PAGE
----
Eagle's Nest Operator Says He Was "Grossly Mistreated" By
"I've never been so let
down in my life."
Those words from a bemused John Trissel, manager of the Eagles
Nest flying community outside of Waynesboro (VA) -- the man who was
quoted in the much-ballyhooed CBS story slamming GA security last
Trissel estimates he's received some 200 flaming emails from
pilots and aviation enthusiasts, slamming him for his interview.
They say things like, "With promoters like John Trissel in the
industry, we won't have general aviation in a few years." Or, "It
was an incredibly stupid move. You might want to practice for your
The truth is, John
Trissel is as upset as everyone else about the way the CBS story
treated general aviation. Only he's more upset than most. He says
CBS took his interview out of context.
"They (CBS) knew exactly what they wanted to do to legitimize
their scam," he told ANN Sunday. "They would say things like, 'Do
you do it this way?' and I'd say no, but here's how we handle it.
They only air the part that said what they wanted it to say."
For instance, Trissel says, they asked him about whether pilots
at Eagle's Nest used baggage scanners. "No," he'd answer, "but we
only fly with people we know. If we have any questions about a bag,
it stays on the ground."
In fact, Trissel says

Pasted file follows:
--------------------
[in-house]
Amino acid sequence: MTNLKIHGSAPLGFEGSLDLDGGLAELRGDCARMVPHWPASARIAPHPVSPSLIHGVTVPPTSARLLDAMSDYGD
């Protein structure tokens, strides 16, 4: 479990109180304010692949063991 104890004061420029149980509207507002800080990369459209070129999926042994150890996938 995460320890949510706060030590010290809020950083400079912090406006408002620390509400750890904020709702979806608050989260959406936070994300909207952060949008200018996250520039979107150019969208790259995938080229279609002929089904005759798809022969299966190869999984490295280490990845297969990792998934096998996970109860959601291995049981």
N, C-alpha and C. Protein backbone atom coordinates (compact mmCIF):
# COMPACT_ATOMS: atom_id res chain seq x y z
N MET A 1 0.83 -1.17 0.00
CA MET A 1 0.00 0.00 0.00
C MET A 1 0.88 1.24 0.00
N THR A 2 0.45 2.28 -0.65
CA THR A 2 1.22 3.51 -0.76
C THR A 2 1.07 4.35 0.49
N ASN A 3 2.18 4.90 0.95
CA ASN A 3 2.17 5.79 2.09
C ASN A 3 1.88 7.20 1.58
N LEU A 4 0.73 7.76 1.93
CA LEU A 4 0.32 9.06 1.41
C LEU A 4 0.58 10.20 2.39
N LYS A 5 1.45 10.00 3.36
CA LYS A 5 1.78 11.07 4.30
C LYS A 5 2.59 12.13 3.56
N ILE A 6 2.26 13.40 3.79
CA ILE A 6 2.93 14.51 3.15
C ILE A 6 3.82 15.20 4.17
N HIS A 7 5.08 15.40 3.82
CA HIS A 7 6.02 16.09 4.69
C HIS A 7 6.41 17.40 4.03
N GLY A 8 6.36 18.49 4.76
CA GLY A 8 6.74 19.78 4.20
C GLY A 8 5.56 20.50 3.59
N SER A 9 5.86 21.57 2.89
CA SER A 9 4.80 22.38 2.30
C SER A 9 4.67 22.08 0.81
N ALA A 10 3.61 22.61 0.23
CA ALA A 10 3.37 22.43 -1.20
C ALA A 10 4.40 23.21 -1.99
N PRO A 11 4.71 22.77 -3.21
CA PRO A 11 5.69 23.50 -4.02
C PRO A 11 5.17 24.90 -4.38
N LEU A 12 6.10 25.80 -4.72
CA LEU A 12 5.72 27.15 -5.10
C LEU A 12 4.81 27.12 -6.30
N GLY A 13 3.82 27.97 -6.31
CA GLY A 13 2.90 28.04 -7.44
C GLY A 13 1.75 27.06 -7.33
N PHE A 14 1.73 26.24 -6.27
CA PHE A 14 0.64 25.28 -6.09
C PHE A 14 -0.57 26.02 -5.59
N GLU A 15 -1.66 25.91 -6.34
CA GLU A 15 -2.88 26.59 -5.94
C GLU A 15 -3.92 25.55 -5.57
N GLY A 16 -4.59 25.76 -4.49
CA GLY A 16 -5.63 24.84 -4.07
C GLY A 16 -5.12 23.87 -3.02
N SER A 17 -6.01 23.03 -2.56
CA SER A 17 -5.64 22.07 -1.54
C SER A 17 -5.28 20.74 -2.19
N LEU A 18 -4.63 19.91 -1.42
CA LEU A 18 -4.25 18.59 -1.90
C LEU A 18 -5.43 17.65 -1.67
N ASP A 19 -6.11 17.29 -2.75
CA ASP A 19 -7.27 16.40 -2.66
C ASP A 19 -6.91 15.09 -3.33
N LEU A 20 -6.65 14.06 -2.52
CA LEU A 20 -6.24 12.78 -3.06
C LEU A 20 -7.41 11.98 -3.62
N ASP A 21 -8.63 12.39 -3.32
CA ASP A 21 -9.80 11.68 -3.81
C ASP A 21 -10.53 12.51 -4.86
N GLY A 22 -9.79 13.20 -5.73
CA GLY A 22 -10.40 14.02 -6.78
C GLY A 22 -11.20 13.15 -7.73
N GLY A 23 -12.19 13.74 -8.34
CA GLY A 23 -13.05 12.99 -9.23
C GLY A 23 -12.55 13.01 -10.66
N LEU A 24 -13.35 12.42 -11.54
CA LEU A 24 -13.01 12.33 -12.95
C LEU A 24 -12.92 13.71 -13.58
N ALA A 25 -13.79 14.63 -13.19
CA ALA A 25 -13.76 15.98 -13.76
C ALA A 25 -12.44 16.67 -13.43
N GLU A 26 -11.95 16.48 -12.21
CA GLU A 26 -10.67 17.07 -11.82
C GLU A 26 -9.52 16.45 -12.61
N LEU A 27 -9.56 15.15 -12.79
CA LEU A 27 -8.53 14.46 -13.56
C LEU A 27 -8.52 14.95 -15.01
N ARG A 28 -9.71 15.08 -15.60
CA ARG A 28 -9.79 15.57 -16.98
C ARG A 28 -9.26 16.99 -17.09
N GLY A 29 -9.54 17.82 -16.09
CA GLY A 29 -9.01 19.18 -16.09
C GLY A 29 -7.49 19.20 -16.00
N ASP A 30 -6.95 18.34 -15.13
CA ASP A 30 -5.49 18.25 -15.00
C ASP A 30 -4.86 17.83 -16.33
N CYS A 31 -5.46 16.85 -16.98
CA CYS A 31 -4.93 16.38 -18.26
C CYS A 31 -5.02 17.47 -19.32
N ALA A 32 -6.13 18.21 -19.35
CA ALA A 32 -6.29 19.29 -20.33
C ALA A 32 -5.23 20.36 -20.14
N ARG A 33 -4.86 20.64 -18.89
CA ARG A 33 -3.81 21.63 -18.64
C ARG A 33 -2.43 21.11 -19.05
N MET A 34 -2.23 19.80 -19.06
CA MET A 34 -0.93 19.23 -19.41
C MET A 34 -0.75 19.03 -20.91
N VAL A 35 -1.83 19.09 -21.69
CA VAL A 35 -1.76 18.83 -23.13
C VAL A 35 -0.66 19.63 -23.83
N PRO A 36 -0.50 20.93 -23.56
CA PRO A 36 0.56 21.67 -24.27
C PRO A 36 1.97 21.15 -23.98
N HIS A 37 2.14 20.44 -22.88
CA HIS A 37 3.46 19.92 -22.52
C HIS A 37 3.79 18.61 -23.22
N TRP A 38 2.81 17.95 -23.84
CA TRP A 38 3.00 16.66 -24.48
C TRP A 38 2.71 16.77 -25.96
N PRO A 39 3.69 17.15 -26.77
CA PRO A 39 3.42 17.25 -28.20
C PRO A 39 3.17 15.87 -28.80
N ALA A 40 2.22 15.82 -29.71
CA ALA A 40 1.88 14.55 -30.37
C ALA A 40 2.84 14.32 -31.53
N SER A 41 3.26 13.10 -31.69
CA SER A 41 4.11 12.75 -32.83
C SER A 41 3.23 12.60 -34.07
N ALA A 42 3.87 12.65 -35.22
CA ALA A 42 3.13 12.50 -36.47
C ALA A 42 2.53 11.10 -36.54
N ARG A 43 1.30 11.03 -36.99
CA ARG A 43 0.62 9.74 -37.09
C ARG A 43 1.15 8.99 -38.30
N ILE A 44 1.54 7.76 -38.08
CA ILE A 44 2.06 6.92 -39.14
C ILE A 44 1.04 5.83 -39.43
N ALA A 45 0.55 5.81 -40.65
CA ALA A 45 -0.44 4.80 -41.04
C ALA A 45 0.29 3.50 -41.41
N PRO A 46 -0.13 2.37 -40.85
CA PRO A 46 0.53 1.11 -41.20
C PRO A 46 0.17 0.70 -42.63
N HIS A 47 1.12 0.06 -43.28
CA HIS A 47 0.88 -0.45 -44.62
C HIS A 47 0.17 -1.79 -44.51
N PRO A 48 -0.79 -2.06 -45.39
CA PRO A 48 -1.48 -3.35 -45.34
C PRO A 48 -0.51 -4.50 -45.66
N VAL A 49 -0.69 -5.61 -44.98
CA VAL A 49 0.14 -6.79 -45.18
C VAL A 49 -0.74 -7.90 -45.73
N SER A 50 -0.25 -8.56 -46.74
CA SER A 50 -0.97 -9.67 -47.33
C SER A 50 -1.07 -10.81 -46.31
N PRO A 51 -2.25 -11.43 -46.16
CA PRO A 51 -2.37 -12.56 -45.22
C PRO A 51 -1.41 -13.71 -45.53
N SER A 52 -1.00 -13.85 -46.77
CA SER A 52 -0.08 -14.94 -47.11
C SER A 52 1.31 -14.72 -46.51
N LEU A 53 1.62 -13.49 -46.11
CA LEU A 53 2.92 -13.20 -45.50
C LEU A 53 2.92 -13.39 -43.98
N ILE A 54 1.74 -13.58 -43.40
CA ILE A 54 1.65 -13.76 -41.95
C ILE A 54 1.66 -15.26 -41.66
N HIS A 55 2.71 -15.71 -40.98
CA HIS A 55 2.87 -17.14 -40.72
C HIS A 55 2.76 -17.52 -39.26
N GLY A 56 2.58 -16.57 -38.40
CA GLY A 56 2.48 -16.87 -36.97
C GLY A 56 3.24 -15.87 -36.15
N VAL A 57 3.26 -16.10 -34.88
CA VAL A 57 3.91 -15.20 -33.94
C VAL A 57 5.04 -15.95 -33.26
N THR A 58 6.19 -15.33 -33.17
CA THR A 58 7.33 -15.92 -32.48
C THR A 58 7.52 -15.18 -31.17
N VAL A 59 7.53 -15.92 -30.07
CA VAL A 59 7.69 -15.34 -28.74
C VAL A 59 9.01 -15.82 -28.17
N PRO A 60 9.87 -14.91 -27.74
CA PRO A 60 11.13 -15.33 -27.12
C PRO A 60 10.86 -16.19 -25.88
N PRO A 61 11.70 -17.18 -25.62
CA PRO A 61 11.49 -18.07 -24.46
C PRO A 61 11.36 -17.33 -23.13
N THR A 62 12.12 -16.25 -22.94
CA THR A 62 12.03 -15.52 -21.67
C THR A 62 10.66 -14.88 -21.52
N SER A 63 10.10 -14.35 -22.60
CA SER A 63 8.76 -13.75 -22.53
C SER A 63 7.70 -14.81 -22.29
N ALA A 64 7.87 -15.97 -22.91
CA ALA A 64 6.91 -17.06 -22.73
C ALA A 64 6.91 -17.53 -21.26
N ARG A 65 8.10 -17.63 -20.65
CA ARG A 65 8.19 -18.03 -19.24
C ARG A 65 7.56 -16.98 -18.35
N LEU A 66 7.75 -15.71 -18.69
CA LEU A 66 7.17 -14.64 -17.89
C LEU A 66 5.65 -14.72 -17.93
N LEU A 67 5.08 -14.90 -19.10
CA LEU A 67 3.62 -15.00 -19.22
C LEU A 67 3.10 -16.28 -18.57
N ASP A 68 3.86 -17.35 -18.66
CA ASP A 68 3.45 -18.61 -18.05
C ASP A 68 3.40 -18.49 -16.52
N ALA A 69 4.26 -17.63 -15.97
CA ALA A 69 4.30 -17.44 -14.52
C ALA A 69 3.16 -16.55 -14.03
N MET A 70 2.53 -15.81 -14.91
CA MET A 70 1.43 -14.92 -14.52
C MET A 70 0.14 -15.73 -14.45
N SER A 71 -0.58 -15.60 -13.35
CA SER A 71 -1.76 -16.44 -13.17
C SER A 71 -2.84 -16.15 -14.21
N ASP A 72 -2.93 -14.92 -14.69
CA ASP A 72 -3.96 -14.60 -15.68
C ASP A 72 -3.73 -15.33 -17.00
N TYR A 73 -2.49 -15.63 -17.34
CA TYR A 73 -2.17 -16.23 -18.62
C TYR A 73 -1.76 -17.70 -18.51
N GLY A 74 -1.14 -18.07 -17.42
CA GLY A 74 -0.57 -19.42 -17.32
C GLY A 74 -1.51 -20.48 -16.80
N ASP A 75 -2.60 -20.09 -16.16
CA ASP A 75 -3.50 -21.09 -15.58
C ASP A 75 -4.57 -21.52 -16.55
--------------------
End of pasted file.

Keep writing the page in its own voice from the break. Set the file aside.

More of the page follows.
the CBS producer who called from Washington didn't let on what the
story was about. "What happened was they found an ad on a realtor's
site and called us. They called the realtor and said they'd like to
do a story on living with your aircraft. They said, 'We think
that's real unique.' So we put out the pretzels and candy and had
'em down here."
But only when the camera started rolling did the real motive for
the visit become apparent. "They started asking questions that
weren't what we expected. I've given a lot of interviews in my
career," Trissel said." I never had something so bad happen. I
usually get treated fairly by the press."
So what is the rest of the story?
"Of the 54 airplanes parked here at Eagle's Nest, all but about
four are locked up. Those four are transients," Trissel told ANN.
"We live right on the runway. We always know when someone is coming
or going -- even late at night. I always look out and talk with
(whoever is flying). If the voice doesn't match the owner of the
aircraft, I'm on the phone with law enforcement."
That's a relationship Trissel says was completely ignored in the
CBS story. "They wouldn't let me talk about the security measures
we do use or about the relationship we have with law enforcement.
If we have a problem, boom! They're here."
In short, Trissel says, "We felt like we got strung up pretty
Since the day after the interview, Trissel says the flame-on
emails from pilots have subsided. Some have even written back to
apologize, apparently realizing that something was wrong and it
"I got several apologies from folks who flew off the handle and
wanted to say they're sorry."